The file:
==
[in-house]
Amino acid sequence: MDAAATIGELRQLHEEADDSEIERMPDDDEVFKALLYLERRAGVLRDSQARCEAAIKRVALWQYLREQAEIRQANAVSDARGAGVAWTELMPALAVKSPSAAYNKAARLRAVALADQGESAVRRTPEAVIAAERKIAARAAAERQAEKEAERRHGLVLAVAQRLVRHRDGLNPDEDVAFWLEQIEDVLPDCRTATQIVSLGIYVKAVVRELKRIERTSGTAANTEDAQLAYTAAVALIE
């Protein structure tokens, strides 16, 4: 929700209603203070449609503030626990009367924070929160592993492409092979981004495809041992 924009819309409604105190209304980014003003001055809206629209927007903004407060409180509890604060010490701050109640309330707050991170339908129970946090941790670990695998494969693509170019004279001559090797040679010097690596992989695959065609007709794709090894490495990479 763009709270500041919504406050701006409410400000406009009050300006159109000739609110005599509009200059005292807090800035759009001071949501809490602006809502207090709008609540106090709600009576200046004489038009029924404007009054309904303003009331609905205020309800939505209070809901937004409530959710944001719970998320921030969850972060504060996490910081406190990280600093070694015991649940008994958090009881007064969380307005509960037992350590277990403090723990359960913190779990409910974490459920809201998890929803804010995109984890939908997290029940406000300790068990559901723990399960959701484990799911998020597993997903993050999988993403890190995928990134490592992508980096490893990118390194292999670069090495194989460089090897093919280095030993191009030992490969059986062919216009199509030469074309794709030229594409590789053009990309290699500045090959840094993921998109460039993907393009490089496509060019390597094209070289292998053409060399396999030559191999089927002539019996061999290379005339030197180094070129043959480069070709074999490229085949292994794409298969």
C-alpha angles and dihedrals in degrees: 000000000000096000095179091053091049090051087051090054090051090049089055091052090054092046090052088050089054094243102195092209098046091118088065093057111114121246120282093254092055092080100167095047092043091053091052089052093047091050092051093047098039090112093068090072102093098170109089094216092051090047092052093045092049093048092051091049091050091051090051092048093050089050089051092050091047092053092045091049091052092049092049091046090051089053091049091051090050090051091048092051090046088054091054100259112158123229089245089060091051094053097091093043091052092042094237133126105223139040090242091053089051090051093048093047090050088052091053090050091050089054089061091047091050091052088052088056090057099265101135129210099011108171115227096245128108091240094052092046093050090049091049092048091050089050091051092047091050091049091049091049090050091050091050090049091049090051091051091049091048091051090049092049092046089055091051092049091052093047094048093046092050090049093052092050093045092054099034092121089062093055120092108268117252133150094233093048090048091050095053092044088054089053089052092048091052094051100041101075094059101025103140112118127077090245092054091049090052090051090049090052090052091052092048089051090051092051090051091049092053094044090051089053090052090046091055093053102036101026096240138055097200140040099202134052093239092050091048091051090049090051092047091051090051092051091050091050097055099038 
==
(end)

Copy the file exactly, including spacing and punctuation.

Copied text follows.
[in-house]
Amino acid sequence: MDAAATIGELRQLHEEADDSEIERMPDDDEVFKALLYLERRAGVLRDSQARCEAAIKRVALWQYLREQAEIRQANAVSDARGAGVAWTELMPALAVKSPSAAYNKAARLRAVALADQGESAVRRTPEAVIAAERKIAARAAAERQAEKEAERRHGLVLAVAQRLVRHRDGLNPDEDVAFWLEQIEDVLPDCRTATQIVSLGIYVKAVVRELKRIERTSGTAANTEDAQLAYTAAVALIE
């Protein structure tokens, strides 16, 4: 929700209603203070449609503030626990009367924070929160592993492409092979981004495809041992 924009819309409604105190209304980014003003001055809206629209927007903004407060409180509890604060010490701050109640309330707050991170339908129970946090941790670990695998494969693509170019004279001559090797040679010097690596992989695959065609007709794709090894490495990479 763009709270500041919504406050701006409410400000406009009050300006159109000739609110005599509009200059005292807090800035759009001071949501809490602006809502207090709008609540106090709600009576200046004489038009029924404007009054309904303003009331609905205020309800939505209070809901937004409530959710944001719970998320921030969850972060504060996490910081406190990280600093070694015991649940008994958090009881007064969380307005509960037992350590277990403090723990359960913190779990409910974490459920809201998890929803804010995109984890939908997290029940406000300790068990559901723990399960959701484990799911998020597993997903993050999988993403890190995928990134490592992508980096490893990118390194292999670069090495194989460089090897093919280095030993191009030992490969059986062919216009199509030469074309794709030229594409590789053009990309290699500045090959840094993921998109460039993907393009490089496509060019390597094209070289292998053409060399396999030559191999089927002539019996061999290379005339030197180094070129043959480069070709074999490229085949292994794409298969």
C-alpha angles and dihedrals in degrees: 000000000000096000095179091053091049090051087051090054090051090049089055091052090054092046090052088050089054094243102195092209098046091118088065093057111114121246120282093254092055092080100167095047092043091053091052089052093047091050092051093047098039090112093068090072102093098170109089094216092051090047092052093045092049093048092051091049091050091051090051092048093050089050089051092050091047092053092045091049091052092049092049091046090051089053091049091051090050090051091048092051090046088054091054100259112158123229089245089060091051094053097091093043091052092042094237133126105223139040090242091053089051090051093048093047090050088052091053090050091050089054089061091047091050091052088052088056090057099265101135129210099011108171115227096245128108091240094052092046093050090049091049092048091050089050091051092047091050091049091049091049090050091050091050090049091049090051091051091049091048091051090049092049092046089055091051092049091052093047094048093046092050090049093052092050093045092054099034092121089062093055120092108268117252133150094233093048090048091050095053092044088054089053089052092048091052094051100041101075094059101025103140112118127077090245092054091049090052090051090049090052090052091052092048089051090051092051090051091049092053094044090051089053090052090046091055093053102036101026096240138055097200140040099202134052093239092050091048091051090049090051092047091051090051092051091050091050097055099038 